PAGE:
Those "computers for dummies" books look so bulky, yet surely computers aren't that difficult or dummies that dense? I have considered writing a series called "computers for smart people": small volumes with concise explanations of how to use a piece of software or hardware. Alas, I've missed the boat. The Essential Computers series from Dorling Kindersley - six pocket-sized, 70-page books so far, built around essential points - is exactly what I had in mind.
Each book has been clearly written by an author who is expert in the topic and skilled at explaining the key concepts. The language is simple and topics are explored in small understandable steps, which are unlikely to intimidate even the most computer-phobic novice. The books are profusely illustrted with diagrams and screen shots, making each title really easy to understand and a pleasure to read.
The series editor has thought about navigation and used a computerWindows metaphor to make finding your way around the books as easy as possible. Chapters are a colour-coded with the colour appearing in a Windows-style "side bar" on each page. All the books also use a handy "hyperpage" linking system. When new concepts are introduced, a reference appears to the page where a fuller explanation can be found. The system prompts the reader to explore the side roads of the topic, in the safe knowledge that they can get back to the main road.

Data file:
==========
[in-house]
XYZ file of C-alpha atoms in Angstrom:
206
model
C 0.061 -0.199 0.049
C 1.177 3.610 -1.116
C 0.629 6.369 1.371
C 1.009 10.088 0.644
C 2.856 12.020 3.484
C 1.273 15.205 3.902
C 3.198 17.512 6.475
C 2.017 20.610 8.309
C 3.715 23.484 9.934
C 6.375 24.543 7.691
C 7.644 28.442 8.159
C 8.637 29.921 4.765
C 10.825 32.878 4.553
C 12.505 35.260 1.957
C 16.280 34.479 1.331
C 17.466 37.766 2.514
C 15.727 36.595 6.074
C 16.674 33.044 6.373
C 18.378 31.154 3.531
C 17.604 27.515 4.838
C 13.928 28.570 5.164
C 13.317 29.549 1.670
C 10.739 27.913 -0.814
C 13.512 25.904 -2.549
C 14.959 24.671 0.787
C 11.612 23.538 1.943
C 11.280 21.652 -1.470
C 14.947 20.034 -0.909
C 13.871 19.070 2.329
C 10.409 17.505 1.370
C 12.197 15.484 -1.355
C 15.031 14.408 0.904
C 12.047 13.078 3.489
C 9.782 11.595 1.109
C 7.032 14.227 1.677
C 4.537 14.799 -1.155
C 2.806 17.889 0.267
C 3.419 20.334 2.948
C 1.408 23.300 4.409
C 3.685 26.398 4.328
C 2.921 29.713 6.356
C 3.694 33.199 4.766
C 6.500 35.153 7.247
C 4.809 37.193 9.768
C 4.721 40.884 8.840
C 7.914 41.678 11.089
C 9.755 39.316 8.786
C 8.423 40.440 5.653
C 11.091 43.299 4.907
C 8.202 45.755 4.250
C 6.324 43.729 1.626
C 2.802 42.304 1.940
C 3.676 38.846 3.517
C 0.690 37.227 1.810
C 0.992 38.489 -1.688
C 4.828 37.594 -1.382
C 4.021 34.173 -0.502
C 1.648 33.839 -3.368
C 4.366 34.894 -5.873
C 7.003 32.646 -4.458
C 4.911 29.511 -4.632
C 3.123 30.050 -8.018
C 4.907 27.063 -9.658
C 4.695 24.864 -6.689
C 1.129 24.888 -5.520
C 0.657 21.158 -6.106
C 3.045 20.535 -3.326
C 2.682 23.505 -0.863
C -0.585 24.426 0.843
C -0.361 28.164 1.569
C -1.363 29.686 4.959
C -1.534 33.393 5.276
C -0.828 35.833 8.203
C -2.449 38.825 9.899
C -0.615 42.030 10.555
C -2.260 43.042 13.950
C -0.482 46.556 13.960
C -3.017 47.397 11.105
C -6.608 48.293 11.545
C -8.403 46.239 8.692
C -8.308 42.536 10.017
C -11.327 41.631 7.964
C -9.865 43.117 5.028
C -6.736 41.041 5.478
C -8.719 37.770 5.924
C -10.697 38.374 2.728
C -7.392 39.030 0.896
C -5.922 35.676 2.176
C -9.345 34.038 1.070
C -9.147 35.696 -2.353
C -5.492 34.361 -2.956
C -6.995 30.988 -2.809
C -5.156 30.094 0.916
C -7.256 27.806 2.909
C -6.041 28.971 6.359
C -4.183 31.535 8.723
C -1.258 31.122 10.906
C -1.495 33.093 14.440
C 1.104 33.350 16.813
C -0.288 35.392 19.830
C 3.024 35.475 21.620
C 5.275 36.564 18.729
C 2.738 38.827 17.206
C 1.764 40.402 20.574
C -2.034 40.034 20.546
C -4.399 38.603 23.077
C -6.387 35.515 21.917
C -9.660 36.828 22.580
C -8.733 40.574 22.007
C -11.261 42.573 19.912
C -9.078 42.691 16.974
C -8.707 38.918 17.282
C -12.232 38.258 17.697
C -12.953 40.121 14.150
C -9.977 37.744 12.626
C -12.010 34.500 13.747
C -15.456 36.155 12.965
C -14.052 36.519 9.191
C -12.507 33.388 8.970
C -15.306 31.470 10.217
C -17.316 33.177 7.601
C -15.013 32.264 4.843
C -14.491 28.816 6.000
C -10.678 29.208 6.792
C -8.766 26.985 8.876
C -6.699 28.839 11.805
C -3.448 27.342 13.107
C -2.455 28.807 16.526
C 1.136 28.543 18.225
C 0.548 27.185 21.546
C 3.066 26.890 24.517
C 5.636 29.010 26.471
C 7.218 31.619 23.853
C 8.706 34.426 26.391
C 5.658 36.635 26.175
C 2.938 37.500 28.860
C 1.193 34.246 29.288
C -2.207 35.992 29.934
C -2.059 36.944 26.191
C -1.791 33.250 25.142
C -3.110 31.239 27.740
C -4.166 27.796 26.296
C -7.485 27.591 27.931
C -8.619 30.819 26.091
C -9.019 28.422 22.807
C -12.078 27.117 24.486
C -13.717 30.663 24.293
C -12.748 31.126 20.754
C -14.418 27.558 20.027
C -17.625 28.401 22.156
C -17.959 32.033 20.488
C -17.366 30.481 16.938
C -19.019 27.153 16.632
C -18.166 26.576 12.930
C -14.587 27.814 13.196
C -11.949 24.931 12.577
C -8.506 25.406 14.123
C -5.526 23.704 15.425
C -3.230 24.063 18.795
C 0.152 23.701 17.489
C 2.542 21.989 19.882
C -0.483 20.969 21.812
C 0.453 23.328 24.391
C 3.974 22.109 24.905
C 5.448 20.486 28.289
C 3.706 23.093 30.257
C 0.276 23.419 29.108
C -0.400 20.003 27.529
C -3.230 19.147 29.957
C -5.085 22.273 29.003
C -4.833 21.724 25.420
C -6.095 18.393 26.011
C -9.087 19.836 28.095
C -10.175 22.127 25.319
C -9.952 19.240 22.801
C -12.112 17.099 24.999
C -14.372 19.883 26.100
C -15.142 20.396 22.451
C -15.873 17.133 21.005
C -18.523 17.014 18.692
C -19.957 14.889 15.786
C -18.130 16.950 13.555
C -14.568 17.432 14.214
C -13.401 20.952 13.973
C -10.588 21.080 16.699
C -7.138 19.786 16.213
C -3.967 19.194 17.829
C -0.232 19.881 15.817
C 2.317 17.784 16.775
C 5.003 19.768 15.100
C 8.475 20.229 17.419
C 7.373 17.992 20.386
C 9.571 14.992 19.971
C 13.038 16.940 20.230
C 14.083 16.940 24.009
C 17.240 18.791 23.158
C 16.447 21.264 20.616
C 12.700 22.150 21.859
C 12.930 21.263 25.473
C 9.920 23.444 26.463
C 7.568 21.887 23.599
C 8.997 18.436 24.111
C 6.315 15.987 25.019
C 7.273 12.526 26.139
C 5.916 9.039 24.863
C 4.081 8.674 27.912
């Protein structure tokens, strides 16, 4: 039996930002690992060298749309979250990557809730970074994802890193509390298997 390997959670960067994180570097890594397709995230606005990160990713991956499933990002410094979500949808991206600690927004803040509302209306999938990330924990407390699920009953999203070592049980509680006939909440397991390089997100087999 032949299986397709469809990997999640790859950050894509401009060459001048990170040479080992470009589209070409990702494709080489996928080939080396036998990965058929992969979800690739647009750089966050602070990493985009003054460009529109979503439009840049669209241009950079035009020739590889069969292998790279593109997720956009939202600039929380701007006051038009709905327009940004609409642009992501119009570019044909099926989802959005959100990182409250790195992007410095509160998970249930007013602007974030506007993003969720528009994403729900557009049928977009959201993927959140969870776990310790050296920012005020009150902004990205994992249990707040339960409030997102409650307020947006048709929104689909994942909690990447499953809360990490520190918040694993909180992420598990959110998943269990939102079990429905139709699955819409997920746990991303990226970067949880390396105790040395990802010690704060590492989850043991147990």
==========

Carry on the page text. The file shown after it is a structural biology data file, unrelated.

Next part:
This accessible, informative series is good value and provides a useful grounding in each of the topics covered. I recommend the books to anyone feeling they need to start to get to grips with these topics. What's more, if you don't like them there is a money-back guarantee.
Les Watson is director of information resources at Glasgow Caledonian university